Our last post lamented the broken expectation that John Dickson left Scotland as a young man around 1911, for wonder in India or Australia. Instead, we found him home, dead at 64 in 1947, a single retired coal miner.1 We thought this closed our genealogical interest in him, in that we could say his life was that of a Scottish miner. One last close-out search, though, gave unsettling new insight from freshly posted history. We wanted to be there for him, when he needed us most.
John was an adopted boy, cousin to our grandfather, James Dickson.2 Our last certain fix was for 1901, when at 19, his census located him boarding with their much older cousin, Mary French. John was close with Mary’s son, William, two years his junior. John’s mother had passed the decade last, and his namesake father was likewise boarding, just some doors down. When the two young relatives did not materialize in the 1911 census, we felt they left country, along with our grandfather.
Everything looked well enough in the black and white of the census pages, with everyone gainfully employed on 31 March 1901. We sensed happy times in the lovely land of the Scots, with extended family living in close proximity. Yet, like workers everywhere then, one day one was able; the next, maybe not – where “not” usually meant no paycheck, no insurance and no savings.
JOHN DICKSON (abt. 1855 -1902)
New pages of old times revealed that on 12 May 1902, the elder John Dickson applied for Poor Relief.3 He was still late in his forties on this day and wholly disabled by pneumonia. He stood no chance, this breather of coal dust since his early teens. Relief records say he died that month, although his Death Registry has yet to surface. He was Granddad’s dear Uncle John Dickson, born in the lovely Lanarkshire town of Kirkfieldbank, son of John Dickson (1816-1878) and Margaret Paterson (1818-1881)2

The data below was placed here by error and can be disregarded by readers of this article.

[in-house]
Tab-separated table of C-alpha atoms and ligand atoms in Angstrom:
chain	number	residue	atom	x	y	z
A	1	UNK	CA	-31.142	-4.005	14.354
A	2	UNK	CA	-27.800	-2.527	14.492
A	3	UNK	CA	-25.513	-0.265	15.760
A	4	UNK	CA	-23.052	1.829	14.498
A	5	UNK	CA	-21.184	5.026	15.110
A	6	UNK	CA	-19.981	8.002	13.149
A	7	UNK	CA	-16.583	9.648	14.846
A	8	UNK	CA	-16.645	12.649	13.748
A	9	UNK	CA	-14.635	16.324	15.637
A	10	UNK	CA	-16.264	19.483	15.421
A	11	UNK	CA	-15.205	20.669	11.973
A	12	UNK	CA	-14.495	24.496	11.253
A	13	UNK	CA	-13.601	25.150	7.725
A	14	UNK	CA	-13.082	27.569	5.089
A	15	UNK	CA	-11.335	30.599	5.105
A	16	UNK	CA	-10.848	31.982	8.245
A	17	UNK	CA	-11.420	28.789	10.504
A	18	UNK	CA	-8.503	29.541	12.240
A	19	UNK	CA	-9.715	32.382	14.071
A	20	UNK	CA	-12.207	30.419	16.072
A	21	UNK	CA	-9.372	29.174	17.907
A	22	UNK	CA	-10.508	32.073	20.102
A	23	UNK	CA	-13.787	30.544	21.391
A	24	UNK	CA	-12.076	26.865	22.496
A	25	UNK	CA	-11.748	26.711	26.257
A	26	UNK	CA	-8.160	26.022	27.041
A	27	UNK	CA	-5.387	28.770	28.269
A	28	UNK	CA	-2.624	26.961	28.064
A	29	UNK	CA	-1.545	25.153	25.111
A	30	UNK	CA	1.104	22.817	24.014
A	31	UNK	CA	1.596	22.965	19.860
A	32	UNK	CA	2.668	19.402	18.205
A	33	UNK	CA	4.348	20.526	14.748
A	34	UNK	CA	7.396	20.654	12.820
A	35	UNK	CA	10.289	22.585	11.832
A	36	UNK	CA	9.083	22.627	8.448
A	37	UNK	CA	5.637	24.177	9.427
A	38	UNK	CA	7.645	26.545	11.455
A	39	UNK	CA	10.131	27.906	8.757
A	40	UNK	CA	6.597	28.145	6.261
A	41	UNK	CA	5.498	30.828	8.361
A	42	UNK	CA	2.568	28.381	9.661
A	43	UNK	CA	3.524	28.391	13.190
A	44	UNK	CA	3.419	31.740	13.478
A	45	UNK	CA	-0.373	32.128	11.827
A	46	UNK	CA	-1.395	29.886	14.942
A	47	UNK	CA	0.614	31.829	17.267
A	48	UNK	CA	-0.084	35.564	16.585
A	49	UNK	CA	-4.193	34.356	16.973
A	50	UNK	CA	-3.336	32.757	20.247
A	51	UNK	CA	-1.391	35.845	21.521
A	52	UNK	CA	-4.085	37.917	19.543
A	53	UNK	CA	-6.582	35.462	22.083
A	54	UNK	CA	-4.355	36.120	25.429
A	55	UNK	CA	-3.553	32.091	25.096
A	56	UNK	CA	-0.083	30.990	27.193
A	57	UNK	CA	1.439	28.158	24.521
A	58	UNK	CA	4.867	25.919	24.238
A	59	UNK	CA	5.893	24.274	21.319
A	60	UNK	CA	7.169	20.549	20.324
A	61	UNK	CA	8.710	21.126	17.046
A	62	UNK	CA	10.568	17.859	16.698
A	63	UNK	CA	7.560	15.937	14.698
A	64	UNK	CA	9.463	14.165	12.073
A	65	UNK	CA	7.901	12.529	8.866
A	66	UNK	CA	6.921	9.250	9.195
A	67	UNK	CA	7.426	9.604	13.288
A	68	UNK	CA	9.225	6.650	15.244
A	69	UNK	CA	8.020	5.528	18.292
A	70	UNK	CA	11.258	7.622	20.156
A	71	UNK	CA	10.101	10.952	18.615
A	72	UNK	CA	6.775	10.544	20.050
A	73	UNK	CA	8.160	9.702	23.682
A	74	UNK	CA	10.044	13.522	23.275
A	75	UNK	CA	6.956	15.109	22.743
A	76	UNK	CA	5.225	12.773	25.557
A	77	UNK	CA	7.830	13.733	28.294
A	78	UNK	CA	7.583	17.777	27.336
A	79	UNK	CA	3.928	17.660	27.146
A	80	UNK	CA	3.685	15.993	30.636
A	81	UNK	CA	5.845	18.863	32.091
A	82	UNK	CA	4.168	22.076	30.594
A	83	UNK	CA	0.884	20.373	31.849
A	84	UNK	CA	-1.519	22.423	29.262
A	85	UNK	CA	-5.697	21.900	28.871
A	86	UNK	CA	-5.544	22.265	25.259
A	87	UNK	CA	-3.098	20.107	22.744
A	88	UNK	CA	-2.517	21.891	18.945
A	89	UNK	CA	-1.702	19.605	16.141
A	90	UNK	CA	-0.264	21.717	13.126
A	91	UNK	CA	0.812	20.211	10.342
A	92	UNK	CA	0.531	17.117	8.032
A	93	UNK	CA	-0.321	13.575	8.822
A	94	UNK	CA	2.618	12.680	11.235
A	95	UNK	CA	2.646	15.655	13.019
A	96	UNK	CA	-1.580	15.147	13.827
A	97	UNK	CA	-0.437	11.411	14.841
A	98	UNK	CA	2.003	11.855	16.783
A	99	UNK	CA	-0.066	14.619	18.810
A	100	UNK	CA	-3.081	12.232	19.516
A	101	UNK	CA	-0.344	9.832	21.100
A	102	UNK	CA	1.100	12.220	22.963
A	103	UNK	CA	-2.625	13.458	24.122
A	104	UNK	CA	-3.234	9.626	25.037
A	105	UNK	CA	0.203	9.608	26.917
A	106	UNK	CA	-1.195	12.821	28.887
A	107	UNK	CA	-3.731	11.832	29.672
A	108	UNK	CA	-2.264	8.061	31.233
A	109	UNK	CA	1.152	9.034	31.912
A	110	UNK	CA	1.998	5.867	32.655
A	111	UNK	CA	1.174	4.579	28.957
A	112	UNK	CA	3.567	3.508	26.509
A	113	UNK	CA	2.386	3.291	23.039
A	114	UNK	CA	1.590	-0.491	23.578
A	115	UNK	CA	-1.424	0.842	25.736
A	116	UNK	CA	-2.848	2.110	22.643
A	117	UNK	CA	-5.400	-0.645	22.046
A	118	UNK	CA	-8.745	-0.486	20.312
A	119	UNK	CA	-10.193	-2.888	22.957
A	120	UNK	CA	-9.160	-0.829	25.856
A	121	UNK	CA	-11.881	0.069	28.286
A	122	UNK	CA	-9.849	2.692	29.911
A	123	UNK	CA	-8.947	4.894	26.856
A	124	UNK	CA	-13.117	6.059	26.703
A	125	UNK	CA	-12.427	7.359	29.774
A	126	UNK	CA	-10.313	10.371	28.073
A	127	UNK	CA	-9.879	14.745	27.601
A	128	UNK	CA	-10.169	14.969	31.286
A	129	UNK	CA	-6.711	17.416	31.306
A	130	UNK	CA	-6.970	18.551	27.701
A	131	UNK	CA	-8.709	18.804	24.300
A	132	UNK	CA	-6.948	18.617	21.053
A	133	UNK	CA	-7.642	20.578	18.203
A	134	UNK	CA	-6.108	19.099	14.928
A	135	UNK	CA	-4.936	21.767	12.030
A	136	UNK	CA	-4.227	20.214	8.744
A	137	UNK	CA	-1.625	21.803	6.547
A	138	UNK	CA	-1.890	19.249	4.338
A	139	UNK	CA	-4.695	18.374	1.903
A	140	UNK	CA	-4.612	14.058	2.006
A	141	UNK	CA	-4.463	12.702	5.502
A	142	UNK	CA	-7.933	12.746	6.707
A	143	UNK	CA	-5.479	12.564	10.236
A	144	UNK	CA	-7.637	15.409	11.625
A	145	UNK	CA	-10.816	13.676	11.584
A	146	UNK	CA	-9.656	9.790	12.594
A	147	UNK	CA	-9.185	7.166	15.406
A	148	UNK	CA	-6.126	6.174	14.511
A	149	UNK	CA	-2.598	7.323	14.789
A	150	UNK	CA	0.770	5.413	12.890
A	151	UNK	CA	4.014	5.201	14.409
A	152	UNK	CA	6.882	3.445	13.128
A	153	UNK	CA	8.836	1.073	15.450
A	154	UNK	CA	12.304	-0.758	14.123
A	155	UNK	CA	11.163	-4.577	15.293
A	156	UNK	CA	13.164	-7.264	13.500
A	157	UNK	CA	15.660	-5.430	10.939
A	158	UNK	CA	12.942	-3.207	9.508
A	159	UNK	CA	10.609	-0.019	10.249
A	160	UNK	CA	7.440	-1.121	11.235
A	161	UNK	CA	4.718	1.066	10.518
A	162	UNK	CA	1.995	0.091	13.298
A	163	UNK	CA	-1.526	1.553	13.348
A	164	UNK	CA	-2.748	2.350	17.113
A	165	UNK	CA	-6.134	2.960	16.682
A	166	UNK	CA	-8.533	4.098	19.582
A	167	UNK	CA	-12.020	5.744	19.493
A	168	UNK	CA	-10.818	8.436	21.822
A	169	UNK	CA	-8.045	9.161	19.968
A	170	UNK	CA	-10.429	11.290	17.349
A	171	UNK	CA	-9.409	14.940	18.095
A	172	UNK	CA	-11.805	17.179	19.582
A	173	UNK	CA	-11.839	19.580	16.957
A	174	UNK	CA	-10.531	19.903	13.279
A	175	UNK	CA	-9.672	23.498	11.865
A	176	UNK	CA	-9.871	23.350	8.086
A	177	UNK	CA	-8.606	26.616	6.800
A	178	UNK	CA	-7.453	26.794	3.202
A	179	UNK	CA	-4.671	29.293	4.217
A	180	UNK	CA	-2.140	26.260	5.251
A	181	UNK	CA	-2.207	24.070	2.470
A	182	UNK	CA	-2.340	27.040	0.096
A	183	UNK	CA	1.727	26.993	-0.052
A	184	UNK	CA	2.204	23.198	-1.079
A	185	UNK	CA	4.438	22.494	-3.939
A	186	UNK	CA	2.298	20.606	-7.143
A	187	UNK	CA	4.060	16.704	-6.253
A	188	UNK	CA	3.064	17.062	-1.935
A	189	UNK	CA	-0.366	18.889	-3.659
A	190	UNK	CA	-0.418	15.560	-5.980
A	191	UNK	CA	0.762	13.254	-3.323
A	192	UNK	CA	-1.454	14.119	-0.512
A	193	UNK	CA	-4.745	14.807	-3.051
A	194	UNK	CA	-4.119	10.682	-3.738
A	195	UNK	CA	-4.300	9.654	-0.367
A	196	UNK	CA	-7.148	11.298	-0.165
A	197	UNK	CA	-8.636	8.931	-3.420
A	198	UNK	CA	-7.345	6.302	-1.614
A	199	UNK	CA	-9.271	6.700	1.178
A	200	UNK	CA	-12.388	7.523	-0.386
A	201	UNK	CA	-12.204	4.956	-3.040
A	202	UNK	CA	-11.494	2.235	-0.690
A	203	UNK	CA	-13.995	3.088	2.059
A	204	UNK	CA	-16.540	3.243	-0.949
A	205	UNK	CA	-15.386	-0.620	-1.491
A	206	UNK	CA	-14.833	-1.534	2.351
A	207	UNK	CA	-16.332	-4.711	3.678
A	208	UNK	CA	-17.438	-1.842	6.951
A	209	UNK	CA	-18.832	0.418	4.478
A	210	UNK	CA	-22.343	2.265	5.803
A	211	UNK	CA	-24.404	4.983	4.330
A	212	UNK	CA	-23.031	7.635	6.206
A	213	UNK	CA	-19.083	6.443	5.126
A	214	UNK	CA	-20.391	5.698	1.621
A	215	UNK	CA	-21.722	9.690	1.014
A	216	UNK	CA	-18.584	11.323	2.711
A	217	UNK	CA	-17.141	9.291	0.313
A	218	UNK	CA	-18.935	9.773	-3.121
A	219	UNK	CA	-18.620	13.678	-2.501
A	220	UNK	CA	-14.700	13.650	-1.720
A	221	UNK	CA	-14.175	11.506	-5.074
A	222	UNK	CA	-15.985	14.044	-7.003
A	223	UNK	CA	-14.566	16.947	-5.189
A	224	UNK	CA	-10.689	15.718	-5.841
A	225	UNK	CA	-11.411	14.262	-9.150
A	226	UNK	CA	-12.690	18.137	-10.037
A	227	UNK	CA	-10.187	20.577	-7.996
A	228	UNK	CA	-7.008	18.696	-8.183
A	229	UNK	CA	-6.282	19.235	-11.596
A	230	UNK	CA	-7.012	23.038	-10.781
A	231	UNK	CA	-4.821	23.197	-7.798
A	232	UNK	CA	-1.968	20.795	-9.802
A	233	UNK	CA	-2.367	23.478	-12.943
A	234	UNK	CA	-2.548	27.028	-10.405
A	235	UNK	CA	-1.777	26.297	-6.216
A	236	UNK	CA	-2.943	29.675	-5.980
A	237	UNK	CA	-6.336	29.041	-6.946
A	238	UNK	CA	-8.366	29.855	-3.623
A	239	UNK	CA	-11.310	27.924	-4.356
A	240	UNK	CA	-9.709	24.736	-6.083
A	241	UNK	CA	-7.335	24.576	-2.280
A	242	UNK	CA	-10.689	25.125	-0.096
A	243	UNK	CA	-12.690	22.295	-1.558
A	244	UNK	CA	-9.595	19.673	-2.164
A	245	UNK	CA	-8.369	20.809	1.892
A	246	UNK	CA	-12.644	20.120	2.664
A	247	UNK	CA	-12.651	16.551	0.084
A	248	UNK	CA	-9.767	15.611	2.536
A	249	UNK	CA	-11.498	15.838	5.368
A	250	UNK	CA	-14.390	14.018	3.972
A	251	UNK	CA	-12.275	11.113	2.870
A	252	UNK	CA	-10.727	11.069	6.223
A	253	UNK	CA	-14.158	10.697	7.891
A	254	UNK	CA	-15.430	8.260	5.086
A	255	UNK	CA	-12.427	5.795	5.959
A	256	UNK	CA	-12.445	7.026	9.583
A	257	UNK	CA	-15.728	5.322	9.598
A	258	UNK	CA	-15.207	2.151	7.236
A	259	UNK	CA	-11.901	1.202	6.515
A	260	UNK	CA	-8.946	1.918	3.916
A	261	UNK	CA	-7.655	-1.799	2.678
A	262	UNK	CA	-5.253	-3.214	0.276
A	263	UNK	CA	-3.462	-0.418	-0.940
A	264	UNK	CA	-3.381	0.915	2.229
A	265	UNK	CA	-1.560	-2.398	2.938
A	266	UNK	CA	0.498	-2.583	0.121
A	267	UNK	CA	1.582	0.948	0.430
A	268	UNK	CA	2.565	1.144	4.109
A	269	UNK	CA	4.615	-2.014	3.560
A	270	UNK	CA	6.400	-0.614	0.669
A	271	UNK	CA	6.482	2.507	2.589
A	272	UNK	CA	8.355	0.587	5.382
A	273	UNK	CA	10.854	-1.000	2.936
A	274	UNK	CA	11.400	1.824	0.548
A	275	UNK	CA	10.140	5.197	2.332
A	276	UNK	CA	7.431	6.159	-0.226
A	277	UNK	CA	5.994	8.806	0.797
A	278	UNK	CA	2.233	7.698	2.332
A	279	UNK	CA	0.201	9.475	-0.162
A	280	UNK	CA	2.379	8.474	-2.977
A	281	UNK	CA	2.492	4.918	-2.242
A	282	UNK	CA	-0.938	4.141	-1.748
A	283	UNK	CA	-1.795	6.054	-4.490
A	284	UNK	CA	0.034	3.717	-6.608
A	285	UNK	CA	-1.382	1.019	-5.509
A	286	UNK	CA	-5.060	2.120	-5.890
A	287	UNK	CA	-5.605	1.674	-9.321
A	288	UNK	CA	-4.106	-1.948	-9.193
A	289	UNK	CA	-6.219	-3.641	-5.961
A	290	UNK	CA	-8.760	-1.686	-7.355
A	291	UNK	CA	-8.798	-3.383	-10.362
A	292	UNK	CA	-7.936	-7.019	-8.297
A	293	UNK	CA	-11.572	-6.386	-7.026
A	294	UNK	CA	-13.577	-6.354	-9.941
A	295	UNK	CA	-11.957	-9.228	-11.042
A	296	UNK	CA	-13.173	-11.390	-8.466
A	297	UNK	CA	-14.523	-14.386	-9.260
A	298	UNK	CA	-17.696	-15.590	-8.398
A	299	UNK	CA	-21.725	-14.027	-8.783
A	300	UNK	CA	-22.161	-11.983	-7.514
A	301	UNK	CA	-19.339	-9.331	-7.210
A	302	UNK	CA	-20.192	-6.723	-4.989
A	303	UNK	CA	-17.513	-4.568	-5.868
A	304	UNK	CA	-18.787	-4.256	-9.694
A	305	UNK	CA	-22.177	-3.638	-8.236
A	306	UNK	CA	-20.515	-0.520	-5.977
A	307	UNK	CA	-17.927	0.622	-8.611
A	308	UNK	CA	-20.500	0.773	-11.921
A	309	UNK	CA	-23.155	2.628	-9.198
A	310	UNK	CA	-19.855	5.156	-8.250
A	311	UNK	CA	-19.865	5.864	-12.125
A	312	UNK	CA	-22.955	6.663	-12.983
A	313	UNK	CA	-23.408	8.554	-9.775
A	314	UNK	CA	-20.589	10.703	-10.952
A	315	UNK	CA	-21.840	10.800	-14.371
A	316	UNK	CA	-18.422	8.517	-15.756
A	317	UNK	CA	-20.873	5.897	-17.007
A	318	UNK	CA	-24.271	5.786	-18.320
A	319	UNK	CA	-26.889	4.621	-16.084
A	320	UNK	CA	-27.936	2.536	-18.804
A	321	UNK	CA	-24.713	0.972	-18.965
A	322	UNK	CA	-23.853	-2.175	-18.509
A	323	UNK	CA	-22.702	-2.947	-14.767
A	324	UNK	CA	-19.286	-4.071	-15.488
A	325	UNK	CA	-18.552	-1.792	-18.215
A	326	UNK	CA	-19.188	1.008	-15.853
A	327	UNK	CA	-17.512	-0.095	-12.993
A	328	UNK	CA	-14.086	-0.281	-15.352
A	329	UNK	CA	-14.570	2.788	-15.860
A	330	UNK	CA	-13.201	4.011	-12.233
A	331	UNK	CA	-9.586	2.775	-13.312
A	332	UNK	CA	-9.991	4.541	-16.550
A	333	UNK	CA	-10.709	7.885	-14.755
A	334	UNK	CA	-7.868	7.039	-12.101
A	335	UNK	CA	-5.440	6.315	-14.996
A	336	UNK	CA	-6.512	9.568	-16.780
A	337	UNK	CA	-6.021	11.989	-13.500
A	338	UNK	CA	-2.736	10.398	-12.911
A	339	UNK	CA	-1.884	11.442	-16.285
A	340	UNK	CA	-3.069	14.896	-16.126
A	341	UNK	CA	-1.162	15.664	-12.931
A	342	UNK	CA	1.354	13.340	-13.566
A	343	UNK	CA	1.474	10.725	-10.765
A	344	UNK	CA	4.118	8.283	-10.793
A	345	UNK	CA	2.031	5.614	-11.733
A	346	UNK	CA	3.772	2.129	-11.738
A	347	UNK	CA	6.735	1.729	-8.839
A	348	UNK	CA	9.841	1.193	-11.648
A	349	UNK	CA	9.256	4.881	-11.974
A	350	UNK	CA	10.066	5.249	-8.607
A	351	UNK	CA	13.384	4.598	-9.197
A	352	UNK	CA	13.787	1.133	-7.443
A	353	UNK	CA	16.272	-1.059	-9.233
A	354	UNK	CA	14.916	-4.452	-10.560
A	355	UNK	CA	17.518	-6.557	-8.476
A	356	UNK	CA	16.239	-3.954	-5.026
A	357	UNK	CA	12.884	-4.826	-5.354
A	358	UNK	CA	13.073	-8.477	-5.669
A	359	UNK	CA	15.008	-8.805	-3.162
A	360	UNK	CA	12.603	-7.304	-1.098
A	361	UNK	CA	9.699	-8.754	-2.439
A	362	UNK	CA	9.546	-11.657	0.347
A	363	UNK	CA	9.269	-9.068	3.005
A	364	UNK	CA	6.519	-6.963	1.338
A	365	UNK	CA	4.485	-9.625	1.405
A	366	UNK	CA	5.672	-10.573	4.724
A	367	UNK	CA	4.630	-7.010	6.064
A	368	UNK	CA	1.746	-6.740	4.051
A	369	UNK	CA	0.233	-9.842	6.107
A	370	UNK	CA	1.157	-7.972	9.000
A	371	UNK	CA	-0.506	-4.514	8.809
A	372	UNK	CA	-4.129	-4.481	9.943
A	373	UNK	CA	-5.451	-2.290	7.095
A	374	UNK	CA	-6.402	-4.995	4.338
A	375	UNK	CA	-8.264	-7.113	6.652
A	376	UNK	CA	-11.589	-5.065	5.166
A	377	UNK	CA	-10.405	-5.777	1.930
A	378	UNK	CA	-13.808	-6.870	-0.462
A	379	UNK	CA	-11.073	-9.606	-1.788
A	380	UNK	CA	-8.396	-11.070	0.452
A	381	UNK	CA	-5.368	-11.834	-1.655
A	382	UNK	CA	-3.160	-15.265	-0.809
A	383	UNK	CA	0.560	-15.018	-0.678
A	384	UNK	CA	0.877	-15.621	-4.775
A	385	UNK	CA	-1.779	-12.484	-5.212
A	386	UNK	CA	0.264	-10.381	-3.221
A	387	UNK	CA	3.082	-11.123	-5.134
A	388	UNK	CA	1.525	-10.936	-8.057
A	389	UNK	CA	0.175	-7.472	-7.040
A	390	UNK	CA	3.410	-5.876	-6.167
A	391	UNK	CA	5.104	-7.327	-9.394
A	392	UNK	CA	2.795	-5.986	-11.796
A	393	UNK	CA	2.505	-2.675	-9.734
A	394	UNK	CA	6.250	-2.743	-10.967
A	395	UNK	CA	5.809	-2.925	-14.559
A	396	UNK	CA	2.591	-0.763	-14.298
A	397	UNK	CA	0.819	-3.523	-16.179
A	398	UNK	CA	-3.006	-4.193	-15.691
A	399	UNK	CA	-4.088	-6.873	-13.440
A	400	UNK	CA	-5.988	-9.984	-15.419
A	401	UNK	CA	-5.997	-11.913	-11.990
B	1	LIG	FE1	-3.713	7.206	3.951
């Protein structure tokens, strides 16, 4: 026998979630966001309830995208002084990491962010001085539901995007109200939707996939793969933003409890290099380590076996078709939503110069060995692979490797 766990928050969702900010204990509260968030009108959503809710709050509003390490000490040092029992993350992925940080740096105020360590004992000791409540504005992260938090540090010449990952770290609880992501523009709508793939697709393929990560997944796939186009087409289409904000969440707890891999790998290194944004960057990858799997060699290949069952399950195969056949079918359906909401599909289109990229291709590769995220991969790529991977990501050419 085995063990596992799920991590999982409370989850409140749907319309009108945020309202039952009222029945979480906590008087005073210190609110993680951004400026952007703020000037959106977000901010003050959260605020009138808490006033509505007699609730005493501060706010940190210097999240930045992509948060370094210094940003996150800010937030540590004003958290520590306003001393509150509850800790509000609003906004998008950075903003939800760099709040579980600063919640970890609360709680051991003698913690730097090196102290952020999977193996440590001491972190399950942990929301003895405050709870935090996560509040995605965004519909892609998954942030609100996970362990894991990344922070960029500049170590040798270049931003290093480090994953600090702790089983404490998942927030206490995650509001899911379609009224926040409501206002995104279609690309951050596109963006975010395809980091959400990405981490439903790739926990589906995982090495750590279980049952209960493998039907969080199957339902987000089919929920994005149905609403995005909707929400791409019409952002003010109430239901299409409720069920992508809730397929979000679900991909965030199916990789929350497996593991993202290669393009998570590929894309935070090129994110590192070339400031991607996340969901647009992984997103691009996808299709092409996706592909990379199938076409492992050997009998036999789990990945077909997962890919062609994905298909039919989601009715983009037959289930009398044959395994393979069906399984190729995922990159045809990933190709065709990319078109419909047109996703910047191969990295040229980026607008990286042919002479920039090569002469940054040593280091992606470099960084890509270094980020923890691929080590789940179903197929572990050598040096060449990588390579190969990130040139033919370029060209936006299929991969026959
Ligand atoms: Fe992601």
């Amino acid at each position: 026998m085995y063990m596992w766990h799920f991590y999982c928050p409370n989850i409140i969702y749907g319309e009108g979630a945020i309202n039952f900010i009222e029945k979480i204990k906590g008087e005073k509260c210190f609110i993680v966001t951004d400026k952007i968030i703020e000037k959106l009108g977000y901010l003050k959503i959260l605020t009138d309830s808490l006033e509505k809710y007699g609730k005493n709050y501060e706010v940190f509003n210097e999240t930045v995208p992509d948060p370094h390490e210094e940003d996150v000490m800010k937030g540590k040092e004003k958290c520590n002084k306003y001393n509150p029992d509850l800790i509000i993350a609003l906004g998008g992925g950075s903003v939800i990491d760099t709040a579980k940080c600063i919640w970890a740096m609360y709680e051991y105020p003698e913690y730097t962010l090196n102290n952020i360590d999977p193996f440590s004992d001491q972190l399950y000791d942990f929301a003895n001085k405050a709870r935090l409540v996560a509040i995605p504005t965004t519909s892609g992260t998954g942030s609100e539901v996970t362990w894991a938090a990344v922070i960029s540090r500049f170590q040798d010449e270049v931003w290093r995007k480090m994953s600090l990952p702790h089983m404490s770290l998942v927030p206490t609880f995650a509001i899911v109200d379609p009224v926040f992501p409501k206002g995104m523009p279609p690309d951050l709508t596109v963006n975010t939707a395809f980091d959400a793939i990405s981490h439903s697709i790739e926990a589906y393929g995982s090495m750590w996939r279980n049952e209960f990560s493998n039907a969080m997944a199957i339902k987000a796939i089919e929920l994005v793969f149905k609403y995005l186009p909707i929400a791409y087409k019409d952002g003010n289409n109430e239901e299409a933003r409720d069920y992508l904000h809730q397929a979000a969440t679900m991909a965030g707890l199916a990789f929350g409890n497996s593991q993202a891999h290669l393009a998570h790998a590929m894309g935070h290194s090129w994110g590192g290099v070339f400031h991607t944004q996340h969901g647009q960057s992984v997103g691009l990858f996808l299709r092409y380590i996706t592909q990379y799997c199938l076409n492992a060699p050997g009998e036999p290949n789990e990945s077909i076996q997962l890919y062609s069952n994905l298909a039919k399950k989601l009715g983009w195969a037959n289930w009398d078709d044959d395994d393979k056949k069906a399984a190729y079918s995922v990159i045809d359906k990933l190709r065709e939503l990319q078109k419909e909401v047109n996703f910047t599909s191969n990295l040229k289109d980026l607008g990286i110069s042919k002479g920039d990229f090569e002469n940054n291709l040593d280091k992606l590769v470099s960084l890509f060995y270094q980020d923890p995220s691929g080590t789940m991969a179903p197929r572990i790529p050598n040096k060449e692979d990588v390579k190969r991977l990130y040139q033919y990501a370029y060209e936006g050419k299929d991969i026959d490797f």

WILLIAM FRENCH (1884-1954)
On 25 April 1903, William French, at 18, wed a “widow” a few years his senior, with whom a child was expected, that June.4 Research showed us no proof of her widowhood. Theirs was one of those legal marriages deemed “irregular”; a witnessed secular declaration between the two, subsequently allowed into the official Marriage Registry by Warrant of the Sheriff. In their case, a second declaration was filed in 1914, with the bride marked “formerly married”.4 The coupling proved solid, with many children their issue, but William was likely quite occupied with his own affairs, in the year of John Dickson’s mourning. Our grandfather, third spoke in the young relatives’ wheel, may well have been abroad, fulfilling that anecdote of the past post, with an alternate buddy-set.
JOHN DICKSON (1882-1947): HARD TIMES
On 30 June 1903, John Dickson, in apparent devastation by his father’s death, having moved by himself to Dunfermline in Fife, entered its poorhouse.4 He was described as wholly disabled and wholly destitute, suffering from debility and boils. One must imagine the social shun from festering sores, not just the pain, and know they were likely to linger, for there was no effective treatment.